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Manu’s Grab Bag: It’s a Young Man’s Game

We talk Fabio Miretti, the surprisingly competitive state of Serie A and the crawl to the finish.

Juventus v Venezia FC - Serie A Photo by Daniele Badolato - Juventus FC/Juventus FC via Getty Images

I did not wake up to watch this game.

It was happening at 5:30 a.m. and I was going to be damned if I woke up at the exact same time on a Sunday that I usually do to go to work. It just wasn’t happening. It was especially not happening because I had very little interest in watching yet another sleepwalking Juventus performance against a lower-table team. I’ve had my fill of those, I can watch a replay and highlights at a reasonable hour, thank you very much.

And for the most part, I was right, as a depleted and tired Juve managed to scrape by an almost-certainly relegated Venezia side with a 2-1 win. There really was only two bright spots in this game and we will talk about them in our awards section.

LEt’s cook.

MVP: Leo Bonucci

Sometimes things just kind of work out, huh?

Bonucci, much like Juve as a whole, has had a challenging season. Plagued by injuries, he hasn’t been able to see the pitch as much as he would like, and even when he has, the 35-year-old defender hasn’t looked all that impressive.

I didn’t want to say the W word, but he definitely looked like a washed player at times this year, and nobody could blame him if that was the case to be quite honest given how many miles he has put in the odometer during his Juventus career.

So, regardless of the fate of Bonucci in the coming months, it was nice to see him turn back the clock for a vintage performance. He had a good game defensively and, most importantly, scored twice on his birthday to secure Juve’s win.

Bonucci has been a bit of a controversial figure amongst Juve fans after his one-year affair with AC Milan, and outside of a few spells here and there, he never quite got back to the level he had before that transfer. Age certainly played a role, the revolving door of tacticians in charge of Juve probably did, too, and he was never as defensively dominant as his longtime partner in crime Giorgio Chiellini, but on this day he managed to look like his old self one more time.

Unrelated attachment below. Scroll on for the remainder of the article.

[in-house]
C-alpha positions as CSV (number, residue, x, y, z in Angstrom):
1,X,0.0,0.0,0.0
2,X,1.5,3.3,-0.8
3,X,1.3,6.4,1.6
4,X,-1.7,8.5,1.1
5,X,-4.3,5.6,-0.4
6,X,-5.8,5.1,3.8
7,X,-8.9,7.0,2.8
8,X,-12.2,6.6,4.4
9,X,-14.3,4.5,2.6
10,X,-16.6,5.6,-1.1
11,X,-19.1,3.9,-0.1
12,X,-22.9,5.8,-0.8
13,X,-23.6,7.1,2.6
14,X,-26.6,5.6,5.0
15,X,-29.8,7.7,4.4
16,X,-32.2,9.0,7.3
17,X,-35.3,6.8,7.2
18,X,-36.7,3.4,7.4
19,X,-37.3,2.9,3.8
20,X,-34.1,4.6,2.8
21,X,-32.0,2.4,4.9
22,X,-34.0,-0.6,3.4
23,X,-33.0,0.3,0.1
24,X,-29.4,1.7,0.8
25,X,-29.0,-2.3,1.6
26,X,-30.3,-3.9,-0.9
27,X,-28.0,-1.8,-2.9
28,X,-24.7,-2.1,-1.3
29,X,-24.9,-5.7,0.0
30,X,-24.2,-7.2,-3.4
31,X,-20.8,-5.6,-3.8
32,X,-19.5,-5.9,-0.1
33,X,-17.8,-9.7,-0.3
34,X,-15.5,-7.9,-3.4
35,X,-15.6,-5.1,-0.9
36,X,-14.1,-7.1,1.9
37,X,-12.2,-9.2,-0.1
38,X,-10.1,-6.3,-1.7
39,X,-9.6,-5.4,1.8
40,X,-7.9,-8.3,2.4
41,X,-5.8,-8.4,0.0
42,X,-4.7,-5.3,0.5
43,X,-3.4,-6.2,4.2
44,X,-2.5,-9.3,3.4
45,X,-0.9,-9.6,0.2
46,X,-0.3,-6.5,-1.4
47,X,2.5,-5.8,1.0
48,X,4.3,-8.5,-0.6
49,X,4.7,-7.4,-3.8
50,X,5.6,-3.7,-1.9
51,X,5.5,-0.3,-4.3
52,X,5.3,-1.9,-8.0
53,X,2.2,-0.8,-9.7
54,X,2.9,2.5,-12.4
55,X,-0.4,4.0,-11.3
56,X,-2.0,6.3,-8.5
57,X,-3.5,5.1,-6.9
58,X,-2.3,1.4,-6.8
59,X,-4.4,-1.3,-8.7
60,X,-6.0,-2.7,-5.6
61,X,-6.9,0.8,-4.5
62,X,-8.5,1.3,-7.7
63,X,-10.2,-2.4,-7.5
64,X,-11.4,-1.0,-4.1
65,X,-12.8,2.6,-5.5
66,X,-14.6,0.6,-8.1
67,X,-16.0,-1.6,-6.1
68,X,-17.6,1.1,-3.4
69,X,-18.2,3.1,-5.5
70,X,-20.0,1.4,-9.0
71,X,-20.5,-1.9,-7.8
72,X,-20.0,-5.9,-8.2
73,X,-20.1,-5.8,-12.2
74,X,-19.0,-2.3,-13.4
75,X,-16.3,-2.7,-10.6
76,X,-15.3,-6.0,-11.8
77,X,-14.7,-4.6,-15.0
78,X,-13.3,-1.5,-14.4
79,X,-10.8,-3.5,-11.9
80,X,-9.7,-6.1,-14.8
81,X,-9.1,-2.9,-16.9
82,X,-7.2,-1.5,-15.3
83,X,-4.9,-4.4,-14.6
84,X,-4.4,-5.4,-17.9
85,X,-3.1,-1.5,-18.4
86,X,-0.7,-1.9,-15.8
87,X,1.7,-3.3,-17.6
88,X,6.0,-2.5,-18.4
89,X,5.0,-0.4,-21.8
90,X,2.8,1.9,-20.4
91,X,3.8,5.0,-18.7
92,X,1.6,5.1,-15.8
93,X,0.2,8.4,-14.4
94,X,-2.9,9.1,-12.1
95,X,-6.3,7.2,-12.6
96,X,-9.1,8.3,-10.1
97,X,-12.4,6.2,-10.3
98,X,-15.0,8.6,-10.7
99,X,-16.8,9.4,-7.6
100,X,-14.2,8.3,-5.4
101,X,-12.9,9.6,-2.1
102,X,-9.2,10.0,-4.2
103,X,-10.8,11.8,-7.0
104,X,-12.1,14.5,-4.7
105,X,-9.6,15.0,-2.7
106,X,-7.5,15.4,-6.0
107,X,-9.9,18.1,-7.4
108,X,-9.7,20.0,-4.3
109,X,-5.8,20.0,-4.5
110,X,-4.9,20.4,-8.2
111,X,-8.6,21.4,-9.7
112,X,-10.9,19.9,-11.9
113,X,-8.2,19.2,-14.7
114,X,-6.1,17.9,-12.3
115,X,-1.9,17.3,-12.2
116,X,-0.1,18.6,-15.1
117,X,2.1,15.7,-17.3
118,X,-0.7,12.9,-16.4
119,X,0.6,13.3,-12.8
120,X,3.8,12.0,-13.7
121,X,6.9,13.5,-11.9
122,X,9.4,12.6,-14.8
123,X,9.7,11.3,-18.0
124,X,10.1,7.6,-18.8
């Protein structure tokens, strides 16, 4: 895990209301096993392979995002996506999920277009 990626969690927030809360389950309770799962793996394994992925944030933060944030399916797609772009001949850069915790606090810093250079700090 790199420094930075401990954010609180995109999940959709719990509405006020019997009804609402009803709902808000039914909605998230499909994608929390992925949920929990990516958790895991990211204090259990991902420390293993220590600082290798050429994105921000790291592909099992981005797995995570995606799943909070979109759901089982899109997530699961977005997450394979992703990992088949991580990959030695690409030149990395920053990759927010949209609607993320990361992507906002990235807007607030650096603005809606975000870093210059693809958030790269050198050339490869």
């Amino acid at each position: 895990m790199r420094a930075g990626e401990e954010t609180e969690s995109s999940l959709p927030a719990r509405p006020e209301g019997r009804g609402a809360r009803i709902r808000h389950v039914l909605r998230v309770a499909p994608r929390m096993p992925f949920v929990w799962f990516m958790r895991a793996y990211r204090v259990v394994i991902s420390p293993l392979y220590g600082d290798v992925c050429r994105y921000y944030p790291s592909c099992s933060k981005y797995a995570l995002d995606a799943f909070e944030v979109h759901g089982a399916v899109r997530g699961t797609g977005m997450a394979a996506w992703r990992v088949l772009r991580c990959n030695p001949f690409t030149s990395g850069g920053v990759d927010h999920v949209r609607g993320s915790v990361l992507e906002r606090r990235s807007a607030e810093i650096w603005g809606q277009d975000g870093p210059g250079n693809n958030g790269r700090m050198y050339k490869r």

Runner Up: Fabio Miretti - I mean, who else? You know what, let’s talk about the man — child? — of the hour.

Grab Bag MVP Season Leader: Paulo Dybala (17 Points)

The Kids Are Alright

Miretti has all of one (1) senior start to his name and he already has Juve fans on Twitter making detailed video analysis of his best plays on the day. The guy already has pretty much all of the Bianconeri faithful in his pocket and he hasn’t even played 90 minutes yet.

(Shoutout @NycJuventus for the actually pretty good video above.)

After having everyone clamoring for the coveted prospect to get some playing time, Max Allegri played Miretti from the jump against Venezia on Sunday afternoon — and the kid delivered a surprisingly good game. It’s always going to be tough for a young player to break into a a senior level squad, but you can usually tell when a guy is more ready than not.

Is he playing at his own speed or is he just treading water? Does he look at ease on the ball? Is he playing it safe as to minimize risk or actually trying to make something happen?

Of recent Bianconeri prospects, you can see who had something special and who didn’t almost from the get-go. Moise Kean looked like the real deal when he debuted for Juventus, not only standing his ground and handling the physicality of top flight football but showing a knack of flair and showmanship to go with it. Allegri trusted him with minutes almost immediately and he came through when given those opportunities.

(Despite him looking better as of late, the current Kean is far from that swagger-filled youngster that had every Juve fan ready to anoint him the next great thing. You never know with young guys.)

Gianluca Frabotta on the other hand? Not so much, even at his best there was not a ton more than to call him average. Almost every time he went with the safe pass and almost never imposed his will on the game.

After his display on Sunday, Miretti is a lot more on the teenaged Kean side of things than in the Frabotta one. He was never rushed and he played the smart and correct pass — not the safe one and yes, there’s a difference — almost at every turn. His background as an offensive player shone through as he delivered a number of great wighted passes and almost always looked to attack rather than just hold the ball for the sake of holding the ball or recycling possession.